On Tuesday, amid high tides and heavy winds brought on by a storm, two unoccupied houses in the Outer Banks, North Carolina fell into the ocean. One collapsed in the early hours of the morning. The other, which fell in the afternoon, was caught on video. The houses were on the same stretch of beach and both were located on Ocean Drive in Rodanthe, a small unincorporated community. No one was hurt, but the destruction is a stark reminder of the conflict between human infrastructure and rising seas.
Barrier islands are inherently unstable, ever changing, and meant to transform with the tides. They buffer coastal regions from storms and provide a natural form of boosted resilience for the mainland. Unfortunately, barrier islands are also considered desirable places to build beach-front rental properties. The problem with that is on full view in the National Park Service’s Flickr account, which features multiple videos and pictures of yesterday’s damage.
This isn’t the first time buildings in the Outer Banks have collapsed with the tides. In February, another house fell in the same area, and the National Park Service warned that 11 other homes were in imminent danger, according to reporting by The Outer Banks Voice. In fact, relocating buildings to avoid collapse as the shoreline shifts is common along the 200-mile stretch of barrier islands. In 1999, the National Park Service even moved a historic, 200-foot-tall light house almost 3,000 feet to get it away from the water.
And N.C. Highway 12, which is the only road connecting most of the Outer Banks to the rest of North Carolina, is also a frequent victim of weather and tides bringing washouts, sand, and debris. A long stretch of the highway remains closed as of Wednesday afternoon.
High tides and storms are regular occurrences for the East Coast, especially for changeable and exposed barrier islands. But human-caused climate change is making them worse. Sea level rise along Cape Hatteras National Seashore is consistently increasing more than 5 millimeters each year. Some beaches are losing more than 14 feet annually through erosion, according to reporting by The New York Times.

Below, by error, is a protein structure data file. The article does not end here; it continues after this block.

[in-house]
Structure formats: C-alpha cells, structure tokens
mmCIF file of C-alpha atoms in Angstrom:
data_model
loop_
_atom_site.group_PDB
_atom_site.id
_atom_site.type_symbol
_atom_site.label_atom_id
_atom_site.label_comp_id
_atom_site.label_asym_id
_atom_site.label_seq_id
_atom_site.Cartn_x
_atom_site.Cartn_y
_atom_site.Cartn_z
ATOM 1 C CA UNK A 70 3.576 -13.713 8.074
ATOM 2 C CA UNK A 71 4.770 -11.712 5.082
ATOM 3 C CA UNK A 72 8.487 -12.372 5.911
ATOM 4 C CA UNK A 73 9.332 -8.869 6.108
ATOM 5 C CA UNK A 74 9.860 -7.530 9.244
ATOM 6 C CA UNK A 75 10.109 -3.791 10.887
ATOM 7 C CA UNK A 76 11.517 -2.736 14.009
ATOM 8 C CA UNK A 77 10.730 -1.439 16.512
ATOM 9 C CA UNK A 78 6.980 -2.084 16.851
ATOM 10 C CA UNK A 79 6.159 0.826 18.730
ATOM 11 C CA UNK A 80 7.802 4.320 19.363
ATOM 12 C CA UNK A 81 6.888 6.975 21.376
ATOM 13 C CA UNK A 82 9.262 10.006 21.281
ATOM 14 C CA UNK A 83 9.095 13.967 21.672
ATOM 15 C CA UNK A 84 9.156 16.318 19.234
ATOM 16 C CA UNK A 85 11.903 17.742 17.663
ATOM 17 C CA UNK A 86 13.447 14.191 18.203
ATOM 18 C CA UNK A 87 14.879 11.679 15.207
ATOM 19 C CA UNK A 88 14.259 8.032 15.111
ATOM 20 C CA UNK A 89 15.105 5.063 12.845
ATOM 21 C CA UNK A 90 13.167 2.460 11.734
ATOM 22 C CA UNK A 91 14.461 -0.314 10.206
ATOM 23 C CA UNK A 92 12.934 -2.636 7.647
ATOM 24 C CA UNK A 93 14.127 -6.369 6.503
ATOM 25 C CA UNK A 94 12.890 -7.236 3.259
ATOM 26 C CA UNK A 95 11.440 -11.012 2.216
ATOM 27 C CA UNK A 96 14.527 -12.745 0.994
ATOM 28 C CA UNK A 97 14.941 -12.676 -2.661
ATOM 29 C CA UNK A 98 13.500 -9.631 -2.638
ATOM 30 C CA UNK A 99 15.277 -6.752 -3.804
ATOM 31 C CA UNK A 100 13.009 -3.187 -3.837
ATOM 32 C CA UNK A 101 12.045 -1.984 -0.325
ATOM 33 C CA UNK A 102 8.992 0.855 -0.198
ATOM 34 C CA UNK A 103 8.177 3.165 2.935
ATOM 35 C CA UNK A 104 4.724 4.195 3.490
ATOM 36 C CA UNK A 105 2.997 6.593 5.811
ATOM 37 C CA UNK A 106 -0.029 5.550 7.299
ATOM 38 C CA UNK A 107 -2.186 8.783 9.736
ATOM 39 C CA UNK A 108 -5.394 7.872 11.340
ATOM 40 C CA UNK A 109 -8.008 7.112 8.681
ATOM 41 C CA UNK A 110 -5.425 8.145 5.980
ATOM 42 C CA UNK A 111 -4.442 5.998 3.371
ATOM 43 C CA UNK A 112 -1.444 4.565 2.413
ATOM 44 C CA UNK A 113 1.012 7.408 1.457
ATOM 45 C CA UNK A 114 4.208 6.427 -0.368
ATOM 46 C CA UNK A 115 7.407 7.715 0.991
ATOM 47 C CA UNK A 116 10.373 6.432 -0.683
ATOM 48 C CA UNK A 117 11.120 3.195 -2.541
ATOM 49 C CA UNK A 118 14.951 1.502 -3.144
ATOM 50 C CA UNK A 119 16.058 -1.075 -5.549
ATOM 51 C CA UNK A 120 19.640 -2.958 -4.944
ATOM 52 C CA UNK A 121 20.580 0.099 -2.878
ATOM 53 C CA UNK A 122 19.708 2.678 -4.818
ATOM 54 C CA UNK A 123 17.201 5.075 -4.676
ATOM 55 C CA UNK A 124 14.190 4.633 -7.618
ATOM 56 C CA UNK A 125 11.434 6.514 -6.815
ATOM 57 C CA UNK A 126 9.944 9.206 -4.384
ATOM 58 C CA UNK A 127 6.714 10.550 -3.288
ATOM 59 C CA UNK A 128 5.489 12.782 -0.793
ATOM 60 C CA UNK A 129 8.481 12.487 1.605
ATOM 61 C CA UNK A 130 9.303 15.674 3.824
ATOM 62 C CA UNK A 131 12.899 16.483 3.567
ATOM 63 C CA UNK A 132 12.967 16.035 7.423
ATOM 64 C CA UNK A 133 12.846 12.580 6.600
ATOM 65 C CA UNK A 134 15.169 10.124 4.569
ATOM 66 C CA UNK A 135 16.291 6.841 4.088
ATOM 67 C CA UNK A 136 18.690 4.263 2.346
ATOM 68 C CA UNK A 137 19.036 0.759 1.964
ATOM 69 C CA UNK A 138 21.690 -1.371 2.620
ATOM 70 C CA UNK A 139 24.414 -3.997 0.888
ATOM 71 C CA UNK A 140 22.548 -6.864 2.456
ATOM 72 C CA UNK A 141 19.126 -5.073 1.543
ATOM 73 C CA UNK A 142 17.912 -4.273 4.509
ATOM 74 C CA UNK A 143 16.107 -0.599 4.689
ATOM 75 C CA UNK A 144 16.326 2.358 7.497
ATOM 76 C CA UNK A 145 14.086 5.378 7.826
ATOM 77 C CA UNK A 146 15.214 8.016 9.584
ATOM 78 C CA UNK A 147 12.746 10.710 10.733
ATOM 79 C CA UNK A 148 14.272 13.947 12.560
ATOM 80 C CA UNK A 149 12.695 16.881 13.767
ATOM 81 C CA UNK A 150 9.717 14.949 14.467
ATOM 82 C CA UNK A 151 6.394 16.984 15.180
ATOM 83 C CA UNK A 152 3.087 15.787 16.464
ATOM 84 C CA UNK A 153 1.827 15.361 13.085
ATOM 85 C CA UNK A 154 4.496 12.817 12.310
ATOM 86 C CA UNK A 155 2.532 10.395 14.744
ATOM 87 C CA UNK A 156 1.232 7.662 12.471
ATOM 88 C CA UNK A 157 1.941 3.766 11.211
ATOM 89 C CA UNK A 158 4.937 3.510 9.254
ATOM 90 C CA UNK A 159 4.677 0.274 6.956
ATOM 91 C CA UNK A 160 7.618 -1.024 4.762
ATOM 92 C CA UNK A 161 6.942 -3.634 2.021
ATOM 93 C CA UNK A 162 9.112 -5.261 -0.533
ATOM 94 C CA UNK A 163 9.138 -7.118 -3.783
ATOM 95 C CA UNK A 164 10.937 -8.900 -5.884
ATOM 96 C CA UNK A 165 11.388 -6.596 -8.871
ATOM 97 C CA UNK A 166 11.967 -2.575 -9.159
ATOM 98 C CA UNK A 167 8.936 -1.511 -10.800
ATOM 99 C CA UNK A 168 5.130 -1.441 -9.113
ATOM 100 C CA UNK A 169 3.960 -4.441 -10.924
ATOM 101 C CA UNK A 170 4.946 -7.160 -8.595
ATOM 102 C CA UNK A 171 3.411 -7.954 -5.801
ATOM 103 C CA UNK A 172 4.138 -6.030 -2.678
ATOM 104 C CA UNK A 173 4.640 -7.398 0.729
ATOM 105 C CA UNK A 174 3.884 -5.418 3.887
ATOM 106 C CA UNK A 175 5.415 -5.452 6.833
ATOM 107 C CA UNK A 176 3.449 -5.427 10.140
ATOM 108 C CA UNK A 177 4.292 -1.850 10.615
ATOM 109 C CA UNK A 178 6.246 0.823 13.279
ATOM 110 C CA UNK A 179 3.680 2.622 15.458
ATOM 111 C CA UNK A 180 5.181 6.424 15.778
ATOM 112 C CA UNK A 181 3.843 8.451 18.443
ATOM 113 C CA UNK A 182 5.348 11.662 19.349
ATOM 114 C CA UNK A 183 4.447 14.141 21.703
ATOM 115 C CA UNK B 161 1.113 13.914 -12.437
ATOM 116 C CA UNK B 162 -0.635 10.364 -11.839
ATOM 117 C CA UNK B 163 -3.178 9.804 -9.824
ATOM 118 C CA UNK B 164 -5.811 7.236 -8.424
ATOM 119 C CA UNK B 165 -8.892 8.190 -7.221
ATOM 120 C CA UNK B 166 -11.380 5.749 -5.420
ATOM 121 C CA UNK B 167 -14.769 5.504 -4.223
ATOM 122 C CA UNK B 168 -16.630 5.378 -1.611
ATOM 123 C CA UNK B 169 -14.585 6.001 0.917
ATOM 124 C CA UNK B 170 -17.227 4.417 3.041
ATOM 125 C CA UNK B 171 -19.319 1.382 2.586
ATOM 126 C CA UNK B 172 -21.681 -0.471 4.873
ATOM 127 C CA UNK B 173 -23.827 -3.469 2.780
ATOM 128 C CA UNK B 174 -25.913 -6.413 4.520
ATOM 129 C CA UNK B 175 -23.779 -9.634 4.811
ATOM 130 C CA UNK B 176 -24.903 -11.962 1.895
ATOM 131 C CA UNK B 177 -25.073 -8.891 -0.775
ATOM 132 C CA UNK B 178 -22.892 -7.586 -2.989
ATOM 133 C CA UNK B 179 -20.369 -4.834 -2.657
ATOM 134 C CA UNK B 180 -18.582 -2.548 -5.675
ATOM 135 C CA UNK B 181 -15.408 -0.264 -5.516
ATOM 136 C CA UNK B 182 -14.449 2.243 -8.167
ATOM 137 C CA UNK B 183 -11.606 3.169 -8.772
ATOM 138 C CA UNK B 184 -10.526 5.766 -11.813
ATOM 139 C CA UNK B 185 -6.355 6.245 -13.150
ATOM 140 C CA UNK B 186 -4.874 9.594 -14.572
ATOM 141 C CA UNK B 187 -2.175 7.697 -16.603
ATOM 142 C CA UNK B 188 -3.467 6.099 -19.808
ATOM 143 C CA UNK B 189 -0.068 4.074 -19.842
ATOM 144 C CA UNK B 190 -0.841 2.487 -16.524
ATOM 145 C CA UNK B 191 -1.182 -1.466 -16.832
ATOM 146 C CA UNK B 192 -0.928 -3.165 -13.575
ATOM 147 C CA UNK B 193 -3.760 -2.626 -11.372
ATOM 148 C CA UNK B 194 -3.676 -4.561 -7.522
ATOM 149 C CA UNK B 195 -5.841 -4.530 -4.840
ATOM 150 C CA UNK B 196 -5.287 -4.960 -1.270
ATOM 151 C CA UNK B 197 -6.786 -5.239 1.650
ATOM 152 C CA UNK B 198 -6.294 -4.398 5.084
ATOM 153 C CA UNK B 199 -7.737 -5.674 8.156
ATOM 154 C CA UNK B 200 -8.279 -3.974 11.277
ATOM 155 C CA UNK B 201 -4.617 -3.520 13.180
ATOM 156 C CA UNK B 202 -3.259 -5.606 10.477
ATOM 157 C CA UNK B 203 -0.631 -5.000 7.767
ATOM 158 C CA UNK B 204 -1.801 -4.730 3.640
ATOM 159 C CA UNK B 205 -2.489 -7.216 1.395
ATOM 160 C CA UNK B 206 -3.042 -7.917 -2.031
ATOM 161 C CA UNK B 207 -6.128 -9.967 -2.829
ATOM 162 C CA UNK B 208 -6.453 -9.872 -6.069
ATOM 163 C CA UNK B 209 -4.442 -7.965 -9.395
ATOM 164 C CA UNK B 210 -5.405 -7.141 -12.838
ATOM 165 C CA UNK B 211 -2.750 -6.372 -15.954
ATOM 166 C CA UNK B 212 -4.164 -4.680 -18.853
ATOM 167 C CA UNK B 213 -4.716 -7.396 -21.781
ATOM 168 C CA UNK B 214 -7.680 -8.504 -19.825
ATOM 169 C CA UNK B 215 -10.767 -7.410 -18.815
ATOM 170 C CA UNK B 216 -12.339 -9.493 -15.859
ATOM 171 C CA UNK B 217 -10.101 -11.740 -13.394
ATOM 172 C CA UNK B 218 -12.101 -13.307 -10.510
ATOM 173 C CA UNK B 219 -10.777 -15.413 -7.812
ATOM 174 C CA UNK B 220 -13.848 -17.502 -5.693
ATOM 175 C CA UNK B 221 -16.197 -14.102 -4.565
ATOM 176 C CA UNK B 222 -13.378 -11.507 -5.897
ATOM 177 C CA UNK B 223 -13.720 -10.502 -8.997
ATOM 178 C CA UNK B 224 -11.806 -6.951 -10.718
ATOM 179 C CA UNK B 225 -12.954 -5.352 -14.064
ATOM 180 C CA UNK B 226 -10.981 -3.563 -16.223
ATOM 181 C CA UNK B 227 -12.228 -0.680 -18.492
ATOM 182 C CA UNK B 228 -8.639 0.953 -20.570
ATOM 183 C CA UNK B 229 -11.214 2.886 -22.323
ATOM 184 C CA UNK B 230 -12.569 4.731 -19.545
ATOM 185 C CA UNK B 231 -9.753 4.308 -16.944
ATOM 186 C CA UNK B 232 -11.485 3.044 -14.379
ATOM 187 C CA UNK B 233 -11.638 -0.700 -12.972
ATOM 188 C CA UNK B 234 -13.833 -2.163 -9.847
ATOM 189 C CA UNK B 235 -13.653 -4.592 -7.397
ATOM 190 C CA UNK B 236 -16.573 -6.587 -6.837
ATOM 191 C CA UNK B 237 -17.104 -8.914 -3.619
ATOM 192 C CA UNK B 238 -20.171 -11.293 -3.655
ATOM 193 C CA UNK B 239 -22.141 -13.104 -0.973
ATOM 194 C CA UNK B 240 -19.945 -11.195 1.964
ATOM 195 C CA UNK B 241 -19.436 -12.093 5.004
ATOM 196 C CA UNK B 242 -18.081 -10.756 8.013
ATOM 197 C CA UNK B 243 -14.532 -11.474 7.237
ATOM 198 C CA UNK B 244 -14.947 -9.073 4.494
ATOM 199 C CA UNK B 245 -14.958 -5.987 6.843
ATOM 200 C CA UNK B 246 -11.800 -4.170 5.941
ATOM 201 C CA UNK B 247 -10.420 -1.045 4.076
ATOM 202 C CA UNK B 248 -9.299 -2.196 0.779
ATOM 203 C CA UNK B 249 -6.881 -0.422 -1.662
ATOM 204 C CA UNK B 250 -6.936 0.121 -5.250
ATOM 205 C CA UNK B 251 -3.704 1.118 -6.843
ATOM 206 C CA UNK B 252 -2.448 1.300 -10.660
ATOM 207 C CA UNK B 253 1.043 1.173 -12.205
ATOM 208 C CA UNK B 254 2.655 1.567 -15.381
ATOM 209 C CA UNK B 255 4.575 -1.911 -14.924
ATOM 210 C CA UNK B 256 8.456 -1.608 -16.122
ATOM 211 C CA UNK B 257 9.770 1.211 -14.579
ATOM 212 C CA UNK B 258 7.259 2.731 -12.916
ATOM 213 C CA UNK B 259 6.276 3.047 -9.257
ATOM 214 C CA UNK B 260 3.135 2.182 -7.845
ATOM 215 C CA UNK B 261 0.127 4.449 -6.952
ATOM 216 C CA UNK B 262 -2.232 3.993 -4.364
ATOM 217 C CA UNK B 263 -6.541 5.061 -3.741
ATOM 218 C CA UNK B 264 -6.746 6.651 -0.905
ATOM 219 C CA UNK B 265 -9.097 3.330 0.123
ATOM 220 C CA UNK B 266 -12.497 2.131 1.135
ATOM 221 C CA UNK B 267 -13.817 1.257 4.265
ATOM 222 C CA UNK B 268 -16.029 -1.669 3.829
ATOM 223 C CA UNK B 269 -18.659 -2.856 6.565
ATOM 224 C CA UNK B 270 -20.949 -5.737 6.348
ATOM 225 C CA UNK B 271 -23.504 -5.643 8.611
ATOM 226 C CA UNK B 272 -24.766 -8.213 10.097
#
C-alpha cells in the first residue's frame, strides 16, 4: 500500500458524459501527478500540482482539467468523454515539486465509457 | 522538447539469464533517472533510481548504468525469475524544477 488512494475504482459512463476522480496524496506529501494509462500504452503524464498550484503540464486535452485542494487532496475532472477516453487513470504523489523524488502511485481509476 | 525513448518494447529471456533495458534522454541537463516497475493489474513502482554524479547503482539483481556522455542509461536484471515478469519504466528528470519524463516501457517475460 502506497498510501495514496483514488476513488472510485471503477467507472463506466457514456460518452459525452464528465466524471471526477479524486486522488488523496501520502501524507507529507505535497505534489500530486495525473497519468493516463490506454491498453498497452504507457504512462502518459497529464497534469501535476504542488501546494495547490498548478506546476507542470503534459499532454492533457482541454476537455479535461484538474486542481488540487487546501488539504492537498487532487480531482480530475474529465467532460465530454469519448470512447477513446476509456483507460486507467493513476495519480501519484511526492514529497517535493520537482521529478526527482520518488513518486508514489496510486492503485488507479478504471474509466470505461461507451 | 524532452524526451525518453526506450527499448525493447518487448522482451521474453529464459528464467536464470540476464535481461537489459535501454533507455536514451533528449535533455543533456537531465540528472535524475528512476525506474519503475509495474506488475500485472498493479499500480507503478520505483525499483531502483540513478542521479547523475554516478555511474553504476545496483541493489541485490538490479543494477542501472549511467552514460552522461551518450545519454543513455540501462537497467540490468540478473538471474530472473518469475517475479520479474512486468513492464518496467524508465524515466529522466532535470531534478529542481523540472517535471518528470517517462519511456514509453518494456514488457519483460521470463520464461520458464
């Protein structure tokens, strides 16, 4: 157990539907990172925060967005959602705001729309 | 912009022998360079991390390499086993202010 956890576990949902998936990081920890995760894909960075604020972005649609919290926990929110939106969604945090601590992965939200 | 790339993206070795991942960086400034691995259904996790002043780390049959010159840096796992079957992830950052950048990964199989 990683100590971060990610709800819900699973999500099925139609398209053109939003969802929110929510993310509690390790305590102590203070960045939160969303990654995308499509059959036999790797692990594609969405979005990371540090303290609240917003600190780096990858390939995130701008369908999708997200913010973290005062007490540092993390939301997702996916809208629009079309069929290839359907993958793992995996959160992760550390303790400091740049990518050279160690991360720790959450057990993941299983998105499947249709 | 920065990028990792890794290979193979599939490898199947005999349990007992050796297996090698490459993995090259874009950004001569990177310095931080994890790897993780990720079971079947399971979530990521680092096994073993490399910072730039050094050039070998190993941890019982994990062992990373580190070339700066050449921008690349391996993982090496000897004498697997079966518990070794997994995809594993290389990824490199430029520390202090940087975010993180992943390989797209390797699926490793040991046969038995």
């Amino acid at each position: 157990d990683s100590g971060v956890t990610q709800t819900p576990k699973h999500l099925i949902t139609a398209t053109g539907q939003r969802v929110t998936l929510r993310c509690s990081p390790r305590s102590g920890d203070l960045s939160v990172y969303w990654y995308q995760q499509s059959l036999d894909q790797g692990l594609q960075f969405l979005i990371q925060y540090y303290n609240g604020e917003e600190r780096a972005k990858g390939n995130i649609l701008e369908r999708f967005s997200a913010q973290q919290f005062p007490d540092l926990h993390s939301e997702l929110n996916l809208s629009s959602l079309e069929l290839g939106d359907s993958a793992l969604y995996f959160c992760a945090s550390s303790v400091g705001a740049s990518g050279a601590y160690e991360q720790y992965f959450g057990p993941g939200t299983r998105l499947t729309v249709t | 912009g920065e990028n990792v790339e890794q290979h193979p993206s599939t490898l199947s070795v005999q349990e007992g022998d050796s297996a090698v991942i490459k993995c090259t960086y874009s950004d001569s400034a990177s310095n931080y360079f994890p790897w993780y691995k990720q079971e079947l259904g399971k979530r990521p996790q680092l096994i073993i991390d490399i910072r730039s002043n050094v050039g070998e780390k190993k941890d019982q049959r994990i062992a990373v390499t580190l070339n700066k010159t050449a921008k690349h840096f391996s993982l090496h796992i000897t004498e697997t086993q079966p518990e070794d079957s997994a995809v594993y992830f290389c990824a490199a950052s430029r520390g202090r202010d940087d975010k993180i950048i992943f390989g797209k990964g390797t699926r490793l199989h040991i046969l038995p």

The National Park Service estimates that, of all its sites, the Outer Banks is set to experience the most sea level rise. Under the worst-case climate projections, by 2050 storm surges would completely inundate the barrier island system south of the Wright Brothers Memorial. By 2100, NPS estimates, Cape Hatteras National Seashore could experience more than 2.5 feet of additional sea level rise, according to a 2018 report. At the same time, hurricanes are dumping more water and becoming stronger, and hurricane season is starting earlier, likely because of climate change.
Then, there’s the issue of human infrastructure exacerbating patterns of erosion. Construction of hard structures likes jetties has been banned in the Outer Banks for decades because, though they can boost protection from the waves for one area, they redirect and increase that land loss elsewhere. But existing buildings and maintaining the islands’ infrastructure still takes a toll.
The Outer Banks isn’t just a vacation destination. More than 35,000 people live on the barrier islands year-round. Among those local communities, controversy over the islands’ management and environmental policies has raged for decades. Building collapses like this exemplify how easily it could all wash away. In the immediate term, though, beaches near the felled houses are closed for clean-up efforts.